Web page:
ROSWELL, N.M. (KRQE) – A New Mexico city is considering a crackdown on irresponsible pet owners. For the past year, Roswell City Councilor Juliana Halvorson has been working on changes to the city’s Animal Welfare Code. She says the city is having problems with overpopulation, neglect, abandonment, and mistreatment of pets.

“This is a community problem, it’s not a pet problem it’s a people problem and the people need to take responsibility for their pets that they actually own,” said Halvorson. “We want to promote public safety because we’re having problems with dogs out attacking other dogs.

Last December a pack of dogs killed four animals at the Spring River Zoo in Roswell and the owners of the dogs are still unknown. Halvorson says her proposed changes are meant to make pet owners more responsible.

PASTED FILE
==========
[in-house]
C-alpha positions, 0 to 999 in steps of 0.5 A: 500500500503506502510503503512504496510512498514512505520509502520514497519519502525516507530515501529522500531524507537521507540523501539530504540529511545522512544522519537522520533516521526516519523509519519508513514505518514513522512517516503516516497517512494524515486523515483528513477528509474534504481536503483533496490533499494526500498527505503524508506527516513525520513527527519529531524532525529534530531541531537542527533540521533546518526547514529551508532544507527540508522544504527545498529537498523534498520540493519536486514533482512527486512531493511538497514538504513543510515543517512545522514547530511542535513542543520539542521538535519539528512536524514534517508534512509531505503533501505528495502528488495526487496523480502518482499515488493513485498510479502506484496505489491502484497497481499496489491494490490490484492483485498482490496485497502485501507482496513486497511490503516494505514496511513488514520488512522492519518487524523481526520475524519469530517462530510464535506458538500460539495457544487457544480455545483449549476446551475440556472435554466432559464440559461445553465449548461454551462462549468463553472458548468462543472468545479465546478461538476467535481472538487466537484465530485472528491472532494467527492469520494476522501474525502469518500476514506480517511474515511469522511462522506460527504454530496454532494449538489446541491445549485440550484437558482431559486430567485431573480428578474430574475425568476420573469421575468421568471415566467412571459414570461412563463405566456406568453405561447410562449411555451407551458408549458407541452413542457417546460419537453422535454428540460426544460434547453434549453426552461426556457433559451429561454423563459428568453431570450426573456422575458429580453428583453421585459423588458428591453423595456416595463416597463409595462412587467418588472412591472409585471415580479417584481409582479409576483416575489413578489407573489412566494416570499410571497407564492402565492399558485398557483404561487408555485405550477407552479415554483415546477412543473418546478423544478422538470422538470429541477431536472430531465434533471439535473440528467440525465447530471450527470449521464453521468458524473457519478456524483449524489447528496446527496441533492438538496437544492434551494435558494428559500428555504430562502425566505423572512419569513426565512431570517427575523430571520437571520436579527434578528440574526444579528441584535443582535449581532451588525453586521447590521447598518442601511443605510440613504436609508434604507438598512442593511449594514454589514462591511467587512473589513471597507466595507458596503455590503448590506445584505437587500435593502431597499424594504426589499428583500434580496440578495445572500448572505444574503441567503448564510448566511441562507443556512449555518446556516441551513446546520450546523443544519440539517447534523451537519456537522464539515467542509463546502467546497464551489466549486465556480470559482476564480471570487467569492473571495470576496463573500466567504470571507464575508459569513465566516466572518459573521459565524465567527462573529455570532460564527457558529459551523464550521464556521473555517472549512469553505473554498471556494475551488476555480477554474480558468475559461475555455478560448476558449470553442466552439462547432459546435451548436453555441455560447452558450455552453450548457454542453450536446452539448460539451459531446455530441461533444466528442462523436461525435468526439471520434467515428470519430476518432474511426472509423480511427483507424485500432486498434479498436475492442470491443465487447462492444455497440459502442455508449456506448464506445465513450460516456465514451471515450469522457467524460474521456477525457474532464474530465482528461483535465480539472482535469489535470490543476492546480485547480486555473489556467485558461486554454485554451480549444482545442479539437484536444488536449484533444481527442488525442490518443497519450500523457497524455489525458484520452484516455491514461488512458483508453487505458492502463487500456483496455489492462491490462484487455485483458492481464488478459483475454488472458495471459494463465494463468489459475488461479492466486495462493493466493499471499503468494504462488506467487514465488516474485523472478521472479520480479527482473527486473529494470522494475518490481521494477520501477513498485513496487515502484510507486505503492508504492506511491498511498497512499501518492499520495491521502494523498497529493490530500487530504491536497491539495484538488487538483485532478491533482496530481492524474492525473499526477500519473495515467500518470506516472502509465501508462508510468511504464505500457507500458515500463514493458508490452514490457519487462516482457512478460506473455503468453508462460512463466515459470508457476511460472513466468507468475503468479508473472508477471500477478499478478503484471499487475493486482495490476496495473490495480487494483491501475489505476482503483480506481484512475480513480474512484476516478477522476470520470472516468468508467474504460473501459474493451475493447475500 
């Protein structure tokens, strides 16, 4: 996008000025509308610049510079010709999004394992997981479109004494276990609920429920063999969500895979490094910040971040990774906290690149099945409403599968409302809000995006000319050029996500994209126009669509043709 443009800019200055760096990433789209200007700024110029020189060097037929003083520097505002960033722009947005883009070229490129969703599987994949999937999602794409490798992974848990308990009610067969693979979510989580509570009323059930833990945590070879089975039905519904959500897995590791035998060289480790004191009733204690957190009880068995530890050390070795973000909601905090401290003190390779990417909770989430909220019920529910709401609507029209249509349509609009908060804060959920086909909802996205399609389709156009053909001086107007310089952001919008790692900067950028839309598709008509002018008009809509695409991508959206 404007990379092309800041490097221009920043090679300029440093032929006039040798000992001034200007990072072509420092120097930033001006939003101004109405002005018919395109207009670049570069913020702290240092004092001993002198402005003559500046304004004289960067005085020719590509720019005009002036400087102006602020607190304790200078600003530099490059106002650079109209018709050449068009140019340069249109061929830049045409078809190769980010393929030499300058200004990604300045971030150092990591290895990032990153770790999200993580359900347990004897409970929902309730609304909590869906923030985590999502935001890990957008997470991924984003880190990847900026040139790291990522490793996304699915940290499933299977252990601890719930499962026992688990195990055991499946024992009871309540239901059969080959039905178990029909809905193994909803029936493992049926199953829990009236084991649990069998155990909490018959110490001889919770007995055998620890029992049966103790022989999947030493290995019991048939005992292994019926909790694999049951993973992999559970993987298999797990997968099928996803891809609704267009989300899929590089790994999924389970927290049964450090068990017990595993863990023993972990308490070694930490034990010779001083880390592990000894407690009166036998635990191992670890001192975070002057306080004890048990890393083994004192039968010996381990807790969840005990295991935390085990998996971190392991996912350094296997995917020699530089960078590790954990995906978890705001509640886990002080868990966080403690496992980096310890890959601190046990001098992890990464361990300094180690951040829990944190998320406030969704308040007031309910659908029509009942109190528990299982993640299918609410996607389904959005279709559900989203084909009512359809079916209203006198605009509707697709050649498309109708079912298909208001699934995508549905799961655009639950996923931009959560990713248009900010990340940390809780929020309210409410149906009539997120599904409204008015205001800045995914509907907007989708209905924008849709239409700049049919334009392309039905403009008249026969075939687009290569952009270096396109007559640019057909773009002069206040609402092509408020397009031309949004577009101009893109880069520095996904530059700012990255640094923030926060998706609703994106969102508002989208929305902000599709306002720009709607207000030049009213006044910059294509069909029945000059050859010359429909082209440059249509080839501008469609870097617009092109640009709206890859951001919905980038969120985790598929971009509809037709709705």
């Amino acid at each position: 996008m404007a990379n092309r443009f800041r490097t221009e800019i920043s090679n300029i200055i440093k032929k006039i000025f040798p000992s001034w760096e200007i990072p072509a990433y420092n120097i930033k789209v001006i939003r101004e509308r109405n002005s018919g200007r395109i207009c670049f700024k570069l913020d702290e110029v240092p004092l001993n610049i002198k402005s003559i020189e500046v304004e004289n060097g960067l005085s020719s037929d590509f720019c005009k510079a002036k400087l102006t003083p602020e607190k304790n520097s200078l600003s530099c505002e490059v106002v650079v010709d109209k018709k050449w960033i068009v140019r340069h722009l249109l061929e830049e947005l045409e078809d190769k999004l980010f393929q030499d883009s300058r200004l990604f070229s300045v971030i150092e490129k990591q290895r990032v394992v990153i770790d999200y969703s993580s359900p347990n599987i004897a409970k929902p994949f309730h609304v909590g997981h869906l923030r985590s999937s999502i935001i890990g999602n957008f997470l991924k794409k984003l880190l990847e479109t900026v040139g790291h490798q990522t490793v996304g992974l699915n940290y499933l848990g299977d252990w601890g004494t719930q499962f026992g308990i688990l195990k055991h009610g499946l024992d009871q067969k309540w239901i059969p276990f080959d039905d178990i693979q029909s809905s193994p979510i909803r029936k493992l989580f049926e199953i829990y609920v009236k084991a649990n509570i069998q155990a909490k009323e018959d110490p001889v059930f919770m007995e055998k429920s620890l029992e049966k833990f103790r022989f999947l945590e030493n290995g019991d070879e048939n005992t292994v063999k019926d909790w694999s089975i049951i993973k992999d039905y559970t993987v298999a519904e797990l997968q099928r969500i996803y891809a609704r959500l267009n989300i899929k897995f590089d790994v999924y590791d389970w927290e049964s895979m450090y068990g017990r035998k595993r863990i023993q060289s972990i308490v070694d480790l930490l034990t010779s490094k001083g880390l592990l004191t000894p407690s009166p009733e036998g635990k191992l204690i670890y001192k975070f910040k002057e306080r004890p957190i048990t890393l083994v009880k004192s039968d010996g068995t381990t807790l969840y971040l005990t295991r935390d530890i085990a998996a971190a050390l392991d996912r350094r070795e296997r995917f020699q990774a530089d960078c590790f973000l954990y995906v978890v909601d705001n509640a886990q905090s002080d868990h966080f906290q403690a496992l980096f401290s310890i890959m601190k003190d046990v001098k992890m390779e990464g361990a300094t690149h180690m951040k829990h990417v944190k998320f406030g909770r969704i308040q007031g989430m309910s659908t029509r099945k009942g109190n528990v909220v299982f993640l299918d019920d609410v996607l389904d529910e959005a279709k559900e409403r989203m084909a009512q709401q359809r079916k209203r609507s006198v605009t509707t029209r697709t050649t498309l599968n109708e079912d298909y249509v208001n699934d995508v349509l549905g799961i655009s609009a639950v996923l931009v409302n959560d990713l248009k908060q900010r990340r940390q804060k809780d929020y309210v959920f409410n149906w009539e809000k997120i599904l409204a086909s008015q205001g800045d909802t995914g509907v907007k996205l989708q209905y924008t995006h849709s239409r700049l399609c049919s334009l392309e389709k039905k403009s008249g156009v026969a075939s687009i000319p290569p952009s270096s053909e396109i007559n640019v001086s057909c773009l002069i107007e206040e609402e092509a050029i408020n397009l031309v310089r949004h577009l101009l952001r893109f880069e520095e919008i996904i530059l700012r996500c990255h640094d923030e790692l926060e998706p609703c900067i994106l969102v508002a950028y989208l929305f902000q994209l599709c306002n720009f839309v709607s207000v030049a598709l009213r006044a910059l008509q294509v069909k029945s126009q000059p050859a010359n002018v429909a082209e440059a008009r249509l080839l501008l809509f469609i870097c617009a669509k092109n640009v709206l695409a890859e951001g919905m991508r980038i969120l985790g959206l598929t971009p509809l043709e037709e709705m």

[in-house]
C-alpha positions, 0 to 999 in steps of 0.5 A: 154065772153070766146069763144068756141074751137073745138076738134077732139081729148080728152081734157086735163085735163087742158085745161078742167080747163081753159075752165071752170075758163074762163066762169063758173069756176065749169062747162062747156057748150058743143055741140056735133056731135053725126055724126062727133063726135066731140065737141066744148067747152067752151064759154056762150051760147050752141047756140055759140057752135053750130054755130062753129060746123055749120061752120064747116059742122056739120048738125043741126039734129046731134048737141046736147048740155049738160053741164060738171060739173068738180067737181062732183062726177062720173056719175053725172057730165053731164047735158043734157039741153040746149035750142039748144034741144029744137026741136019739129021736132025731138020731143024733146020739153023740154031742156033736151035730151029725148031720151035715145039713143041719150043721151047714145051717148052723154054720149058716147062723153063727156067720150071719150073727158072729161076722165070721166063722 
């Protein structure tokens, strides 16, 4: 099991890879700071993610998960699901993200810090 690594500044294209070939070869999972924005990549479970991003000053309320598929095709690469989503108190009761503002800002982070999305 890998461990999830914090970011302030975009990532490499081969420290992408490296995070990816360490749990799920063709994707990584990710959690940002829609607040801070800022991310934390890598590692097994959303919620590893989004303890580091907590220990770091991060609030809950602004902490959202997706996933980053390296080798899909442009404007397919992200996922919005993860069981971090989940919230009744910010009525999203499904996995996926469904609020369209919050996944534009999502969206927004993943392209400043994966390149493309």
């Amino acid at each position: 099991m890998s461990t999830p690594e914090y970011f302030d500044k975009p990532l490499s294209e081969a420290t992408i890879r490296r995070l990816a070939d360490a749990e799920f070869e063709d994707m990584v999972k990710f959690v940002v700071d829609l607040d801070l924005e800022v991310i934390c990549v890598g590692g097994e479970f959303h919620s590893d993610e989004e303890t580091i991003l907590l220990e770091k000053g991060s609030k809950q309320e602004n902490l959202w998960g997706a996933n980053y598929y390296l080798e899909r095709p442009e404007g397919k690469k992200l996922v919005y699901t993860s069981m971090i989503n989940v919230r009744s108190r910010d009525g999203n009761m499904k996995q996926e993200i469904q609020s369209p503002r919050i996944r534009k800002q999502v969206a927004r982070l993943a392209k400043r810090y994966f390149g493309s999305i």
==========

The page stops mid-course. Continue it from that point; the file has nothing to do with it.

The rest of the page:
“We’re not trying to go after responsible pet owners what we’re trying to do is have irresponsible pet owners take responsibility for their pets so one way to do that is to increase fines,” said Halvorson.

Penalties would include big increases in fines. For example, if someone is convicted of animal cruelty, right now they would pay a fine of $100. Halvorson’s proposal would raise that to $500. They would also be prohibited from owning pets again within the city limits after just one offense. “There’s some people that are just horrific to animals they do terrible terrible things they need to be held accountable for that,” said Halvorson.

She’s also proposing more big jumps in fines for animals running at large, abandonment, and creating a public nuisance. Owners who fail to vaccinate or microchip their pets would also face stiff penalties. Instead of just $25, they would be fined $300 or more.

“Make them mandatory because it’s an effective way to encourage responsible pet ownership for so many reasons,” said Halvorson.

Halvorson’s proposal will be discussed again during the March 14 Public Safety Committee meeting before moving forward to the full city council.